Nitrate-cured meats - things like beef jerky or bacon - have been linked to extensive periods of hyperactivity, insomnia, and attention loss in people experiencing manic episodes.
Research conducted by Johns Hopkins University on patients receiving care for manic symptoms found they were over three times more likely to have ever eaten processed meat products than patients being treated for other psychiatric conditions, such as schizophrenia.
"We looked at a number of different dietary exposures and cured meat really stood out," says the study's lead author Robert Yolken.
"It wasn't just that people with mania have an abnormal diet."
The exact mechanism behind the link isn't yet clear, but a follow-up experiment on rats fed jerky with their plain old rat chow resulted in increased movement and altered signalling in their hippocampus.
Changes were also noted in the rats' gut microflora, hinting at a possible stepping stone between the nitrates in the meat and effects on their nervous system.
Taken all together, the results provide a strong suggestion that a diet rich in many varieties of ham, jerky or salami just might play a role in the development of mania-related conditions in at least some people.
Bipolar disorder is a chronic mental health condition characterised by dramatic swings in mood and energy levels, including mania. Episodes can last weeks, or even months, and can coincide with depression and psychosis.
Surprisingly little is known about the condition's causes. There are strong hints of a genetic predisposition, though as with most neurological conditions there's a lot more going on than a wonky gene or two.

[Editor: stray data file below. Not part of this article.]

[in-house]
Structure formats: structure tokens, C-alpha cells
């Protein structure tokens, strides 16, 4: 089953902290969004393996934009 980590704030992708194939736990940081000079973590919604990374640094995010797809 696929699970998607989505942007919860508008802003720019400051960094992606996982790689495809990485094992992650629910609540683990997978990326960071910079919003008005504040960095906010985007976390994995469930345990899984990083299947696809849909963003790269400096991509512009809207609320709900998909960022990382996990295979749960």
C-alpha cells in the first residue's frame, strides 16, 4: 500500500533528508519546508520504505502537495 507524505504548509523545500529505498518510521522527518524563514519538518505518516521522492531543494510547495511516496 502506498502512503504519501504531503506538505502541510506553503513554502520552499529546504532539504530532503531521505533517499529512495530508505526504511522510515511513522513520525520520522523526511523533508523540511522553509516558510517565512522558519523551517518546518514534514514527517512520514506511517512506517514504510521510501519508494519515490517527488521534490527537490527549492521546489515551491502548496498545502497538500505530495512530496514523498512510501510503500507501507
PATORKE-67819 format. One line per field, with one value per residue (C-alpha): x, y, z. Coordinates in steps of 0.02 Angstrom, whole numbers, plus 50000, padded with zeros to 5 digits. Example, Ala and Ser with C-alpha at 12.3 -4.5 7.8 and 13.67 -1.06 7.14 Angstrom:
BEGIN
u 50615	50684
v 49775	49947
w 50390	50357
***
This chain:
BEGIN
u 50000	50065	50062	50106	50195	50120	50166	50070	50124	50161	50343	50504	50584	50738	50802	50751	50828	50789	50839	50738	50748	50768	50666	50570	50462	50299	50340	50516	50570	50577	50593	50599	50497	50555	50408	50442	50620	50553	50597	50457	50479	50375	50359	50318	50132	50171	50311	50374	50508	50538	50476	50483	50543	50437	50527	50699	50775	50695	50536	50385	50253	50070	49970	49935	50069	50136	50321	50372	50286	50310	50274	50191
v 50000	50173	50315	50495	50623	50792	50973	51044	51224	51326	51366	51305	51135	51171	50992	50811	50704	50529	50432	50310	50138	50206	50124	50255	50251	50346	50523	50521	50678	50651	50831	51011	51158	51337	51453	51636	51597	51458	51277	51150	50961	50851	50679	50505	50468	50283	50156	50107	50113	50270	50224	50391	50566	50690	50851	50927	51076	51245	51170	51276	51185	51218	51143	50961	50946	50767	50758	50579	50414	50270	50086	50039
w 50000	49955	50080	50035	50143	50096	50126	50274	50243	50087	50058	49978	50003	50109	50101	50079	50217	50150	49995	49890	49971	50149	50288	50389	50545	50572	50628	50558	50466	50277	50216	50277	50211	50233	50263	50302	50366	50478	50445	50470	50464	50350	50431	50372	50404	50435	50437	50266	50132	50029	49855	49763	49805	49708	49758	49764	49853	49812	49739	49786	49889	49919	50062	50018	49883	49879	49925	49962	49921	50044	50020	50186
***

Environmental factors that affect early development, from infections to maternal smoking, have been explored as possible explanations. Stress, head injuries, and preterm births are also considered potential risk factors.
Diet is yet another area attracting significant attention, with studies suggesting a westernised diet and higher glycemic loads might contribute to the development of symptoms.
For this study, the researchers used medical records to categorise more than 700 volunteer patients as having either mania, bipolar depression, a major depressive disorder, or schizophrenia.
They gave each patient a survey that asked questions such as, "Have you ever eaten locally procured dry cured meat"? and "Have you ever eaten undercooked fish such as rare tuna?"
Those in the mania category had an unusually high number of patients who'd consumed processed meats.
"Future work on this association could lead to dietary interventions to help reduce the risk of manic episodes in those who have bipolar disorder or who are otherwise vulnerable to mania," says Yolken.
The addition of nitrogen compounds in the form of sodium nitrite or potassium nitrate has been used to preserve meats for centuries, preventing decay, adding colour and reducing oxidation.
Nitrogen compounds in meat products have been linked with cancer in the past (never forget the great Bacongate of 2015 when the World Health Organization changed the carcinogen classification of processed meats).
But in this case it's the nitrogen compounds' influence on bacteria in our gut that could end up being the culprit. And this isn't the first time nitrates in processed meats have been found to affect our health via our personal microbes.
Variations in microflora were deemed responsible for an overzealous digestion of nitrates in the diets of people who experienced migraines, causing their blood vessels to dilate more than usual and cause intense pain.
Our brains and the bacteria in our guts have a complicated relationship, one we're still learning more about as we find connections between our bugs and our emotional state, the development of Parkinson's disease, and even risk of strokes.
So, it wouldn't be a total shocker if further research confirms manic symptoms in bipolar can be exacerbated or even caused by certain microflora reacting to nitrates in our meats.
None of this means you need to ditch the jerky entirely. But to those who experience manic episodes, this might be useful information to perhaps help make their issues a little less severe.
This research was published in Molecular Psychiatry.